JUNEAU Alaska (Reuters) - Alaskan voters appear to have narrowly upheld a new law that cut taxes on oil production and is worth up to $1 billion a year for companies such as ConocoPhillips, BP Plc and Exxon Mobil Corp, according to results available on Wednesday.
With 98 percent of voting precincts reporting from Tuesday's primary, those favoring the lower taxes held a four-point lead, according to unofficial returns posted by the Alaska Division of Elections.
Upholding the eight-month-old tax cut ushered in by Governor Sean Parnell means the state would not revert back to the system implemented by his old boss, Sarah Palin, who raised taxes in 2007.
Results will not be certified until Sept. 2, said state elections director Gail Fenumiai, who added that nearly 14,600 absentee and early voting ballots needed to be counted over the next 10 days to see whether the repeal effort failed.
BP’s Alaska Regional President, Janet Weiss, said in a prepared statement: “Alaskans have made clear they are interested in moving forward and improving Alaska’s long-term economic future. We agree with the voters that oil tax reform is working, and BP is committed to doing its part to make sure that continues.”
Parnell, who claimed his own victory in the state's Republican primary election on Tuesday night, has said his tax rollback will make Alaska more competitive for investment and North Slope oil producers. He called the More Alaska Production Act crucial to the state's long-term future because it would reverse declining output.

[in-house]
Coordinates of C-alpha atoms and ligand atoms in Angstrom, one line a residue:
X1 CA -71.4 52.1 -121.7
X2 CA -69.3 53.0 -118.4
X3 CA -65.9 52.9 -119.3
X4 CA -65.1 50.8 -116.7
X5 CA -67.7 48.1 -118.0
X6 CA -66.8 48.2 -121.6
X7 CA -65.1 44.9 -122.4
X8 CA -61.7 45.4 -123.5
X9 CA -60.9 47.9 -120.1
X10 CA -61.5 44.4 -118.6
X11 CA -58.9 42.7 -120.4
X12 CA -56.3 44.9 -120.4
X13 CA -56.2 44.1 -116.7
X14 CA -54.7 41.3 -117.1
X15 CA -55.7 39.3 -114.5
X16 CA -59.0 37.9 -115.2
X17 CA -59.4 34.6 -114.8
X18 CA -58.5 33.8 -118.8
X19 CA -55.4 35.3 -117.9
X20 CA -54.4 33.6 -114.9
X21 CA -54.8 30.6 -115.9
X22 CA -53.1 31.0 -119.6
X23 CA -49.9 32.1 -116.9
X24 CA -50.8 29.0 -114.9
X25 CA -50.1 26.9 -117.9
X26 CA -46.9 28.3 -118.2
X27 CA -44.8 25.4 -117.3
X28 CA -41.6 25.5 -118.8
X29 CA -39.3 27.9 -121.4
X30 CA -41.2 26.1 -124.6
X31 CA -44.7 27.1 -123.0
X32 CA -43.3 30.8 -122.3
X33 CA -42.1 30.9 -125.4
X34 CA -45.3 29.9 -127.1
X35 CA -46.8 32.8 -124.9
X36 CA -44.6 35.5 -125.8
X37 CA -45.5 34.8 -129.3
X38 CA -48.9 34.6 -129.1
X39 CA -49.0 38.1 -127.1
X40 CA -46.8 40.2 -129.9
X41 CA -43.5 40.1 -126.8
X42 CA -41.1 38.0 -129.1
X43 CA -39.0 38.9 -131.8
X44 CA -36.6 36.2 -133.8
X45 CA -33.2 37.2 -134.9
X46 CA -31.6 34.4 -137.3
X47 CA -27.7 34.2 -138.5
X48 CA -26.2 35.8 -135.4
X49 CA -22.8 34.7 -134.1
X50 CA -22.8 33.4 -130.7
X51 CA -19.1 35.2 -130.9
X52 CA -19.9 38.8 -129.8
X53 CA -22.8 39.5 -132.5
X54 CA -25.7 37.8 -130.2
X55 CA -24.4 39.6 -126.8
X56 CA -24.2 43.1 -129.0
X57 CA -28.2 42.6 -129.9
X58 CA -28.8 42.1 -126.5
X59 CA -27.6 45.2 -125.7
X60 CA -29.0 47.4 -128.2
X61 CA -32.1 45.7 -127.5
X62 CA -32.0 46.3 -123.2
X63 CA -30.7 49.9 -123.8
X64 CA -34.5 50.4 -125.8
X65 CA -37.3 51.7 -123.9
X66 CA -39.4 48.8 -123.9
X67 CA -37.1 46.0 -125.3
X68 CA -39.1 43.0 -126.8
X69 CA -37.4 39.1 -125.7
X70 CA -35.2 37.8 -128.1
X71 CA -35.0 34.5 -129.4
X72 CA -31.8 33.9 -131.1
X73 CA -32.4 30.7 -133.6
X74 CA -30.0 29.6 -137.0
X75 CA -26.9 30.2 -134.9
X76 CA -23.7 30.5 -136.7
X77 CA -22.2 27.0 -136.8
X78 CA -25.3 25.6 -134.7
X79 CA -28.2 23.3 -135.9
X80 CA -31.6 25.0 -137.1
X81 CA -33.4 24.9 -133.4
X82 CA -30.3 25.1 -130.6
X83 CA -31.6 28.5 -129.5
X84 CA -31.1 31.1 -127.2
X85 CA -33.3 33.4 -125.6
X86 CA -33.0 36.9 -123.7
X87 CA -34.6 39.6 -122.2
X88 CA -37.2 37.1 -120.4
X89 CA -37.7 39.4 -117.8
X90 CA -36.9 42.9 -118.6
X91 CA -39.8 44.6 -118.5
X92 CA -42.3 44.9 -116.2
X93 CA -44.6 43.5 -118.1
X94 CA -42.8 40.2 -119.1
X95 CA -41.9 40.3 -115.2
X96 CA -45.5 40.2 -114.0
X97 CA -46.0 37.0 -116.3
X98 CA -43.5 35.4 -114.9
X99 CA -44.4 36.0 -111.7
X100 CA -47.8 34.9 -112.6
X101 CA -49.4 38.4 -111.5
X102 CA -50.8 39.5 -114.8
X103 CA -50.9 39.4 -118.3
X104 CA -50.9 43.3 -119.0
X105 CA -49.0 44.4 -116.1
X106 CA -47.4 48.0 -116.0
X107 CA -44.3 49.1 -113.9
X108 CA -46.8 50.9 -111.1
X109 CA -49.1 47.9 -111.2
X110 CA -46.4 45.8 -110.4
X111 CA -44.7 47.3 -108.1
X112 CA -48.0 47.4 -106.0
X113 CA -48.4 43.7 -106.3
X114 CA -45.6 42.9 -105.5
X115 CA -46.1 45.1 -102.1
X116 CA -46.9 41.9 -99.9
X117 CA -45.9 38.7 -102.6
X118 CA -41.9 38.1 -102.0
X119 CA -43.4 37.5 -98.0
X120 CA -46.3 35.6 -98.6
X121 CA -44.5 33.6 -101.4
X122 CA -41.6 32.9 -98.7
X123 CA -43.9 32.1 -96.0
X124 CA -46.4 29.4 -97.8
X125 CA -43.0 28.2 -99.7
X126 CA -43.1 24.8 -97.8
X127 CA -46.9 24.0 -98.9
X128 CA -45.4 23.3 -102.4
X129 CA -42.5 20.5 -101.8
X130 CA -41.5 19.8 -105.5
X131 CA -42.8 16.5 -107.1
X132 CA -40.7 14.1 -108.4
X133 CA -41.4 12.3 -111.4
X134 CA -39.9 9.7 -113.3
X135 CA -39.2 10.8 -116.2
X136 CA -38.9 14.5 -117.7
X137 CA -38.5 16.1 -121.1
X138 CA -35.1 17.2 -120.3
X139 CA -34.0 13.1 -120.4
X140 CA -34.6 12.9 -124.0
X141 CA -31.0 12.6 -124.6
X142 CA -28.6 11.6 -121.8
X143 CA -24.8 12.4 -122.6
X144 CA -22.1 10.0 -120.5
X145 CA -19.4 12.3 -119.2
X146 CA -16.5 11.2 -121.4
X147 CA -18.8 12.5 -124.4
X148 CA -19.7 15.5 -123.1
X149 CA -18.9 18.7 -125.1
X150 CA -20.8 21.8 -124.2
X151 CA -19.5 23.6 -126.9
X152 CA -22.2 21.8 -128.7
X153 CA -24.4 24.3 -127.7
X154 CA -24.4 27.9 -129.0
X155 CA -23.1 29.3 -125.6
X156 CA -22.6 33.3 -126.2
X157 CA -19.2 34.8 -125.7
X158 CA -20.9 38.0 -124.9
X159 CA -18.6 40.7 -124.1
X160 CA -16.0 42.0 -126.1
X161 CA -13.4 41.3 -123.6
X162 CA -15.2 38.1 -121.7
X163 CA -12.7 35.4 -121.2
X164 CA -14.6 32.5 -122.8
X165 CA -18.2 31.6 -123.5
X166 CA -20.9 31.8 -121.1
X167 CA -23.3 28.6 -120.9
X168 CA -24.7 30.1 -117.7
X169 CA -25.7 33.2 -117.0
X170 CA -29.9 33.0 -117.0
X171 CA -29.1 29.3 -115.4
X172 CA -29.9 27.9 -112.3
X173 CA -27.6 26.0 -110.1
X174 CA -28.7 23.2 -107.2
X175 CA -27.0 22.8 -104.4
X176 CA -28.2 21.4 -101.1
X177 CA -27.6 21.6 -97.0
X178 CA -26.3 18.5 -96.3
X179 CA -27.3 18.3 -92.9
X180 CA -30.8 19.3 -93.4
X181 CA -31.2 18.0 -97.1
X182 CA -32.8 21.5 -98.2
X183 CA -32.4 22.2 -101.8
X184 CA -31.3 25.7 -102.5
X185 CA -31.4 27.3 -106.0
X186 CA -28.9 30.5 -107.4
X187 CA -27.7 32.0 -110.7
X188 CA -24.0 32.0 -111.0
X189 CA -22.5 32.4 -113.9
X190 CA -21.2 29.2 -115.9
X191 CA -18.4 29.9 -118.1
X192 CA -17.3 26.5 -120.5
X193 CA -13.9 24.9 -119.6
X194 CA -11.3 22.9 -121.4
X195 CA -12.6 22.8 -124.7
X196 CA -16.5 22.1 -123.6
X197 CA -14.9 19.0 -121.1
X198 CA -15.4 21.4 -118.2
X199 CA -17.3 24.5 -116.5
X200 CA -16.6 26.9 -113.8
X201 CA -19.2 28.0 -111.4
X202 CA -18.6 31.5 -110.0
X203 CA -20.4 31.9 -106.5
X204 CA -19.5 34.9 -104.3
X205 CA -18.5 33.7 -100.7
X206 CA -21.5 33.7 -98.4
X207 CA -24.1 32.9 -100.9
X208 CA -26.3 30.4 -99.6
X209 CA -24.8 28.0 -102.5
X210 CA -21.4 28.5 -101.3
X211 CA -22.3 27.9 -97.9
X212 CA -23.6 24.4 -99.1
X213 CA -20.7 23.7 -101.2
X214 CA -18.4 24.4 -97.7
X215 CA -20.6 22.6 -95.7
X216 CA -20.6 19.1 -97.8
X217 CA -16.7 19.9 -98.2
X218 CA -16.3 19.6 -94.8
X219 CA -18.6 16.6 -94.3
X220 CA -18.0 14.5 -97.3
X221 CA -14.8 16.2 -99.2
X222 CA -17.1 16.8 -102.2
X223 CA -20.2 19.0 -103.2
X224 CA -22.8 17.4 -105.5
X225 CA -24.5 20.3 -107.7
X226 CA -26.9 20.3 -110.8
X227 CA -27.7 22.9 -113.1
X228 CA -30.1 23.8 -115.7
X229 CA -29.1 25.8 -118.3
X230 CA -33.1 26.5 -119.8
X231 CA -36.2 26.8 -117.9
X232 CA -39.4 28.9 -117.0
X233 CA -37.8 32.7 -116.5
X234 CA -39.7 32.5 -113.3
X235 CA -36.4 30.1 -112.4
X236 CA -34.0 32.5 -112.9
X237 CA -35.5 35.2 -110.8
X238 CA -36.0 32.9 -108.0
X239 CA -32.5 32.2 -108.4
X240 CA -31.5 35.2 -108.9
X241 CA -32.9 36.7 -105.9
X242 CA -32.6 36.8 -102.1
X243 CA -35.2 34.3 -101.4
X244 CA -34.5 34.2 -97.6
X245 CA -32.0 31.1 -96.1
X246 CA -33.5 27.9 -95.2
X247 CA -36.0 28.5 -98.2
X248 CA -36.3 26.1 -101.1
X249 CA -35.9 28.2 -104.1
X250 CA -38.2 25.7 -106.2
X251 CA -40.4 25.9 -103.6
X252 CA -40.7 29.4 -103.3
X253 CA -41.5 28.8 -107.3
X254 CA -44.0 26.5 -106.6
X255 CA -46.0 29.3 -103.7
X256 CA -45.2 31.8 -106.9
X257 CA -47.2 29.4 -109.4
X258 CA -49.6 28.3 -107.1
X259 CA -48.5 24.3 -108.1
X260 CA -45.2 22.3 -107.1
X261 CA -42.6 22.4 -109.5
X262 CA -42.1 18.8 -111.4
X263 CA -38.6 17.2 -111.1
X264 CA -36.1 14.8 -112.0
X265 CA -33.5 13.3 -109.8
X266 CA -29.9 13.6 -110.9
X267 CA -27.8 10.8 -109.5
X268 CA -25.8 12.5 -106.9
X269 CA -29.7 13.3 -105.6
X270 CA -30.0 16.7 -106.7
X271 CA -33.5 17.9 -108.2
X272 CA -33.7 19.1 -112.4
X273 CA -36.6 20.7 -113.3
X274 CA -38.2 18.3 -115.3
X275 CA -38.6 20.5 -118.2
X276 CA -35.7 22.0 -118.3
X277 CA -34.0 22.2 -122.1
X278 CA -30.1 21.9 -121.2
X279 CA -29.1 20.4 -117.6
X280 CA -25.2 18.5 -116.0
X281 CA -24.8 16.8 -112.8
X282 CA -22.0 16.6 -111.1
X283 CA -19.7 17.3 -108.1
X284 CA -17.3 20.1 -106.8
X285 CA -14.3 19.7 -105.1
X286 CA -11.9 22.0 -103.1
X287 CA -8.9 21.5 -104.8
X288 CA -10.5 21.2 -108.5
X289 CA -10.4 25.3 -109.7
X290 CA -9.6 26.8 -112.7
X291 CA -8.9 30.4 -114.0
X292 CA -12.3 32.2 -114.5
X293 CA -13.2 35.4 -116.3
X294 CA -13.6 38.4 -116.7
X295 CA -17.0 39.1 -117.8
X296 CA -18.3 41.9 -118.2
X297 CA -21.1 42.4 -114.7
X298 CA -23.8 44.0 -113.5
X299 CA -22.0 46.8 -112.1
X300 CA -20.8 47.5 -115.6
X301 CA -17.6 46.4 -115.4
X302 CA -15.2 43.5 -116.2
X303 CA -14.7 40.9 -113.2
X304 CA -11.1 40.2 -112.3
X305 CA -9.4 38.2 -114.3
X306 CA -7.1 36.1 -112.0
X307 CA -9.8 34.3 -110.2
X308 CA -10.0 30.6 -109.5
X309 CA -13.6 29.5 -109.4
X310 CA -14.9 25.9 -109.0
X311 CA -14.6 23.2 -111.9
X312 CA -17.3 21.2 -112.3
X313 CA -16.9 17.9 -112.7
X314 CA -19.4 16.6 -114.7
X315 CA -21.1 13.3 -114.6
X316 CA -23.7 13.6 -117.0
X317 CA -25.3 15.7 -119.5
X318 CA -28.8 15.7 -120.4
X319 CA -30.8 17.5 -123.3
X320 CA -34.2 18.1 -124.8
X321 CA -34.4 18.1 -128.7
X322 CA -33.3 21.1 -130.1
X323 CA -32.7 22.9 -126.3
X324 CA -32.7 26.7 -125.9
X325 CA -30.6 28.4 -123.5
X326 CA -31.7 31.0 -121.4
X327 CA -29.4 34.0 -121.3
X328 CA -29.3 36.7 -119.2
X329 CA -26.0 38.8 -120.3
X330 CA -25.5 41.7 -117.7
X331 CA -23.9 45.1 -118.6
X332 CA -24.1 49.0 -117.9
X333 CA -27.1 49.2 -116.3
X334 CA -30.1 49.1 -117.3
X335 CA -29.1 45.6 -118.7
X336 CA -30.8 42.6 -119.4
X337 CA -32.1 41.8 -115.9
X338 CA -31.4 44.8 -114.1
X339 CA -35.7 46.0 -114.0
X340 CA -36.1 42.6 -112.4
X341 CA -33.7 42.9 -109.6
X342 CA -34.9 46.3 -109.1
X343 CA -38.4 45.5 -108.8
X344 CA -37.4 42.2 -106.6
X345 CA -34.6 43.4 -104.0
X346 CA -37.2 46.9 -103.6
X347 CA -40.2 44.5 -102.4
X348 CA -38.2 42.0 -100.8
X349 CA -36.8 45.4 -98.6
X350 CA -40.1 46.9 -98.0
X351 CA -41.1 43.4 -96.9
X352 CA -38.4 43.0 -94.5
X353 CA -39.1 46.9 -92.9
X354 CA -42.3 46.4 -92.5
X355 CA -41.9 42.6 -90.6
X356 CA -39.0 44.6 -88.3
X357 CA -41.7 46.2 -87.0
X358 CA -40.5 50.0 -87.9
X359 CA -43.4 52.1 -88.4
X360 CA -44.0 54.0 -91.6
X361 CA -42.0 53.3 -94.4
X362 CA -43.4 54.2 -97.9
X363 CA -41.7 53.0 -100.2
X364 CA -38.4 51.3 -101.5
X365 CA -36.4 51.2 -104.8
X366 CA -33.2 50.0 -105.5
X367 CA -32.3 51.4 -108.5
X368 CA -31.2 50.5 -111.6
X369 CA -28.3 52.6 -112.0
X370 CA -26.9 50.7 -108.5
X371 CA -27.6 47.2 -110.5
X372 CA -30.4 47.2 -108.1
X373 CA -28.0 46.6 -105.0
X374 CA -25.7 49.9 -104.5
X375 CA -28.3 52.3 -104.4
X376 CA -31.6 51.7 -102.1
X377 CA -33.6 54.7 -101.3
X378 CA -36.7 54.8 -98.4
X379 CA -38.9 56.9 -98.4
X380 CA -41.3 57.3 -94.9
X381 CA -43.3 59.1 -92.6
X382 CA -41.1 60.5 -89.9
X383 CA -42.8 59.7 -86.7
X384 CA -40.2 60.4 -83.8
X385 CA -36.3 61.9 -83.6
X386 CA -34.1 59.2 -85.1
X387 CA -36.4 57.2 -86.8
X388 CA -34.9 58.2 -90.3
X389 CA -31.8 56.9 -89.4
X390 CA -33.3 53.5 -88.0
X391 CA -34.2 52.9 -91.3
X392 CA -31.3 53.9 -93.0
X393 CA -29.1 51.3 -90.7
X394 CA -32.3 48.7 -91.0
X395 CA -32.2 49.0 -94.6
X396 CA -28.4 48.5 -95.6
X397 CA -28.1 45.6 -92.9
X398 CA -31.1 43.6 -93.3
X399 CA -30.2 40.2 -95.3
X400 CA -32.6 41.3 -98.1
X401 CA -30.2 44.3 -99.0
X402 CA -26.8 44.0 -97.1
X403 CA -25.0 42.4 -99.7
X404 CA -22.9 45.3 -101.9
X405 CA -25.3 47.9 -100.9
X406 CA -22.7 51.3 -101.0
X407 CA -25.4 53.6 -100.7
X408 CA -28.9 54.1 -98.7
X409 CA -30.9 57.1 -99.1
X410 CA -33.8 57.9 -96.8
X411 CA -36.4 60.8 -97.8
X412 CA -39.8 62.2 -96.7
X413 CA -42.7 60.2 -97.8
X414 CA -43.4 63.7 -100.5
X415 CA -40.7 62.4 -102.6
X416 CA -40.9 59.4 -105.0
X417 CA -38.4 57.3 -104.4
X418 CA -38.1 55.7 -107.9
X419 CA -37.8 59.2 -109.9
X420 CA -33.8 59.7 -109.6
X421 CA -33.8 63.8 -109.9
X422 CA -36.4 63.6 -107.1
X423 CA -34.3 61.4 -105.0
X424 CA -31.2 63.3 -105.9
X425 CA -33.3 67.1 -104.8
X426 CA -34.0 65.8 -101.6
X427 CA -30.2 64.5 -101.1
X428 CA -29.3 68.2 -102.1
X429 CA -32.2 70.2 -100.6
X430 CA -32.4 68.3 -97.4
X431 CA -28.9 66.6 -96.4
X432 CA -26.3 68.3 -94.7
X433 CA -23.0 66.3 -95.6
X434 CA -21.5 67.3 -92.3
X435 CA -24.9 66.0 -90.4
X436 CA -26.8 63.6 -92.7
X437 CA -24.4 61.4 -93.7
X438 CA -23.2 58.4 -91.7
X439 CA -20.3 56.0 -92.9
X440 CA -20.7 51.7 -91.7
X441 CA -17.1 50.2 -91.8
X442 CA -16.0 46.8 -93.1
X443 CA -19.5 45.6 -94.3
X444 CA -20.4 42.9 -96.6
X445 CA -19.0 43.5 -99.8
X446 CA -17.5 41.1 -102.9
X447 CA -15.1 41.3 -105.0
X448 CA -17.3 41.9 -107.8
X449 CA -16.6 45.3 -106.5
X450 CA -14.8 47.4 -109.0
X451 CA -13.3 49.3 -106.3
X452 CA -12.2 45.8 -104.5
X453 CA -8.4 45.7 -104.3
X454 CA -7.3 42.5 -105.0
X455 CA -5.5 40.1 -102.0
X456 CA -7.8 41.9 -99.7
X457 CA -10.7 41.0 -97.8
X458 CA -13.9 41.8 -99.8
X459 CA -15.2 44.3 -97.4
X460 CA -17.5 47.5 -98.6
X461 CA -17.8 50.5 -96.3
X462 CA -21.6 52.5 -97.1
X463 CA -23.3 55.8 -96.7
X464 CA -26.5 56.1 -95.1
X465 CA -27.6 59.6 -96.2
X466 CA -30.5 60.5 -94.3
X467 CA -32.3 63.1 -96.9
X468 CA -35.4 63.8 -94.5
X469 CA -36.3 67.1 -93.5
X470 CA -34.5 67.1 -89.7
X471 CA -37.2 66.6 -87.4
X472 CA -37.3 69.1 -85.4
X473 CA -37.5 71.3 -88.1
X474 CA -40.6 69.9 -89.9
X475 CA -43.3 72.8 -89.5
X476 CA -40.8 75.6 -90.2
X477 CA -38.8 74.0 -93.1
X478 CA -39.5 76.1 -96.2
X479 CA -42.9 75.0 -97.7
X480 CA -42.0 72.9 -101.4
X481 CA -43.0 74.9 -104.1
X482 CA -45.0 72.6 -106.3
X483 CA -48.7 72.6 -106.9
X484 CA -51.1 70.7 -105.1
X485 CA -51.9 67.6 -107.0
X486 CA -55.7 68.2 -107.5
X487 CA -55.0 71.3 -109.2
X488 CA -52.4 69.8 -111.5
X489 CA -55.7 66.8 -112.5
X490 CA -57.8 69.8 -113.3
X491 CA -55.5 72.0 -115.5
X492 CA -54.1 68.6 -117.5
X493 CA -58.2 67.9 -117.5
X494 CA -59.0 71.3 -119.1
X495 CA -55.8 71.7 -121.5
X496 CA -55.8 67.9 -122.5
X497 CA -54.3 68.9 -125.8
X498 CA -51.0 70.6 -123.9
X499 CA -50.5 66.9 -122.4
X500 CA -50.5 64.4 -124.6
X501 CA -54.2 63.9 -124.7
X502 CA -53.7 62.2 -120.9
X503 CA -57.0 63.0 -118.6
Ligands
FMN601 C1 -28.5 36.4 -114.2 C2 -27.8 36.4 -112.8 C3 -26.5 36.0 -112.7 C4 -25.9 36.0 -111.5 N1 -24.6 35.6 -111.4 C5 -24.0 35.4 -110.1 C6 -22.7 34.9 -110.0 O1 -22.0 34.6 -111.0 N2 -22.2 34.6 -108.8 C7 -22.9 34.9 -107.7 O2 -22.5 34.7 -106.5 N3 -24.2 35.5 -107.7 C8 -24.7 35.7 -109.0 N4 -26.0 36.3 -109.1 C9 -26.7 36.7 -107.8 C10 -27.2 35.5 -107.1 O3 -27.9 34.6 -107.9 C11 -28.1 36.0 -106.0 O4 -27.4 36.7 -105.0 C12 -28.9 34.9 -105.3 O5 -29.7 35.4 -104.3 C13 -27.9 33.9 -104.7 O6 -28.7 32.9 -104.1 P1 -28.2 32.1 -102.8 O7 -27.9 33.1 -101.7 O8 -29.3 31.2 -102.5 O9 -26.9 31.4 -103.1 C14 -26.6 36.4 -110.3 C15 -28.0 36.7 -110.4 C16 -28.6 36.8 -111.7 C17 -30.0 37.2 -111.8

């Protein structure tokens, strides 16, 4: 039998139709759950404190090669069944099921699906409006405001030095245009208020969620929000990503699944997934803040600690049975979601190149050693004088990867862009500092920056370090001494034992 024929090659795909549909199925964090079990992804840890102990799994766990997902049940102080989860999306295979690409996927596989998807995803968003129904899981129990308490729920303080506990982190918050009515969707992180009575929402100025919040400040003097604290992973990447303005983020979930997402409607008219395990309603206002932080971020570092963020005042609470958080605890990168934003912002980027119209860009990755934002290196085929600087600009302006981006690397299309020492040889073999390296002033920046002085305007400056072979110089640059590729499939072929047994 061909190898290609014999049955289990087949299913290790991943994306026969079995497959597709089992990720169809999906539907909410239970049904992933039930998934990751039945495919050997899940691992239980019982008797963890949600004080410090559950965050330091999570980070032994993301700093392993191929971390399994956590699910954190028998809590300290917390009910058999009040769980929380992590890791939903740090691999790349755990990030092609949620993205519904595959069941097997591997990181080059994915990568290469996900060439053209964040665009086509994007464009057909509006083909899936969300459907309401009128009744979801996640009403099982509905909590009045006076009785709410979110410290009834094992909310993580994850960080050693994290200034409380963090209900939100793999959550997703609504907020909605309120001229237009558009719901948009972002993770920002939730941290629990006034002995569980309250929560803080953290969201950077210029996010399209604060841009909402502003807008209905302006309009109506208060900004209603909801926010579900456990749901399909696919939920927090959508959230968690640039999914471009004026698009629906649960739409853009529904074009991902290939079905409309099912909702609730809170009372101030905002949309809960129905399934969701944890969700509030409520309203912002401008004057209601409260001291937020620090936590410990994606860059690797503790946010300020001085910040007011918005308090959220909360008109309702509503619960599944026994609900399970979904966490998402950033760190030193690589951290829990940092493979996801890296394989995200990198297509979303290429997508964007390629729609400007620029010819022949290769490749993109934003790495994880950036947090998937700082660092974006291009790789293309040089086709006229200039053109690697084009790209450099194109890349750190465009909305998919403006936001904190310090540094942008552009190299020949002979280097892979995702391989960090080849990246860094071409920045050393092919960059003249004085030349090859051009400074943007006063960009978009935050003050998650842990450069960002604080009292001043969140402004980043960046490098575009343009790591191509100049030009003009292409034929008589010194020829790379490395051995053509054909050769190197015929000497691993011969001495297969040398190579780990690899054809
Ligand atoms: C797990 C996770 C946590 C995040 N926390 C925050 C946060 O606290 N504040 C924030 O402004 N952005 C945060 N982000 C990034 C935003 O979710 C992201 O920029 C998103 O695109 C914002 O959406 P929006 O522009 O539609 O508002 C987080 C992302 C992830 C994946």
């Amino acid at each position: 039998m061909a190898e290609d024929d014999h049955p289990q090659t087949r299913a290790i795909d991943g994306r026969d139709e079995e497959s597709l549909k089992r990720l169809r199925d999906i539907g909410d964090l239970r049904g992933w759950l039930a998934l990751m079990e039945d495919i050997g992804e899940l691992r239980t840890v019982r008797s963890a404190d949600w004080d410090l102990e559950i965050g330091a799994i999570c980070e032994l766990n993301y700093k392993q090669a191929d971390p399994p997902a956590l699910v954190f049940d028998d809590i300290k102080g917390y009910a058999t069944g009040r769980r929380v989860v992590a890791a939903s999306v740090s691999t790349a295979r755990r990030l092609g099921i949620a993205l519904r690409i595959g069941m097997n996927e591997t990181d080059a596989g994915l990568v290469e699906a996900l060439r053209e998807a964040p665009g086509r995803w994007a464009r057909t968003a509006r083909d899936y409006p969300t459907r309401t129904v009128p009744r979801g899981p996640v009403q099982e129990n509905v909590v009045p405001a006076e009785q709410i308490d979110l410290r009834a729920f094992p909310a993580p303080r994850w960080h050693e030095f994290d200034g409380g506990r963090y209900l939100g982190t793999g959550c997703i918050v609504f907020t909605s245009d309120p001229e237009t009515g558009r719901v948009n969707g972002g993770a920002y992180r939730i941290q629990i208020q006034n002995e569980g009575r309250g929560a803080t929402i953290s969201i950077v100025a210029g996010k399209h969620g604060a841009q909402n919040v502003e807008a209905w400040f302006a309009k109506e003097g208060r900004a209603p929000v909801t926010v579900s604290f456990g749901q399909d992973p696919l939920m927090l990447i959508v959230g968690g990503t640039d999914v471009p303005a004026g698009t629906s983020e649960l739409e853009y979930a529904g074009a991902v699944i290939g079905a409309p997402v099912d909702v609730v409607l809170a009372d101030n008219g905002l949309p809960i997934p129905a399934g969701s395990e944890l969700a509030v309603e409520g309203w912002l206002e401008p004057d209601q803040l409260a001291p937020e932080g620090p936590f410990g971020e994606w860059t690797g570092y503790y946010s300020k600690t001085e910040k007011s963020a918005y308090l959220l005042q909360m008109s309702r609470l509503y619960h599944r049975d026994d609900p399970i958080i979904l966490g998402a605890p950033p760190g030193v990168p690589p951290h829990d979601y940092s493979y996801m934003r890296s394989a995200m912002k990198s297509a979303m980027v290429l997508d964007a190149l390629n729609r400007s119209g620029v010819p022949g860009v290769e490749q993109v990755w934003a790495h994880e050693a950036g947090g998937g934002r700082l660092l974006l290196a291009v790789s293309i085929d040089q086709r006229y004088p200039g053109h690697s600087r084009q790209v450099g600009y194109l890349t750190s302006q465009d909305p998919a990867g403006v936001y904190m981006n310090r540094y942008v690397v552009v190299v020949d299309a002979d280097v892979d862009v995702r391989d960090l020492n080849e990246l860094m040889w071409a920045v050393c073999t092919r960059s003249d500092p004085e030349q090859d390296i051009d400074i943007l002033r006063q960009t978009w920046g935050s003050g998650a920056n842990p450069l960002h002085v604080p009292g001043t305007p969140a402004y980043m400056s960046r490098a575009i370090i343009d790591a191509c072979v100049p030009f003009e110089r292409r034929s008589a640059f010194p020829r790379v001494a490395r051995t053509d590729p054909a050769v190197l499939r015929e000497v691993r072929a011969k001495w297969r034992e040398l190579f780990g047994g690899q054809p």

Repeal backers got on the ballot last year with a petition featuring 50,000 signatures shortly after Parnell signed Senate Bill 21. They have faced opposition that has raised close to $15 million compared with their several hundred thousand dollars.
Those pushing for the repeal said Parnell's system only put more money in the oil companies' pockets for investment elsewhere, while depleting the state's fiscal war chest.
Reporting by Steve Quinn in Juneau, Alaska; Writing by Eric M. Johnson; Editing by Lisa Von Ahn, Terry Wade and Andre Grenon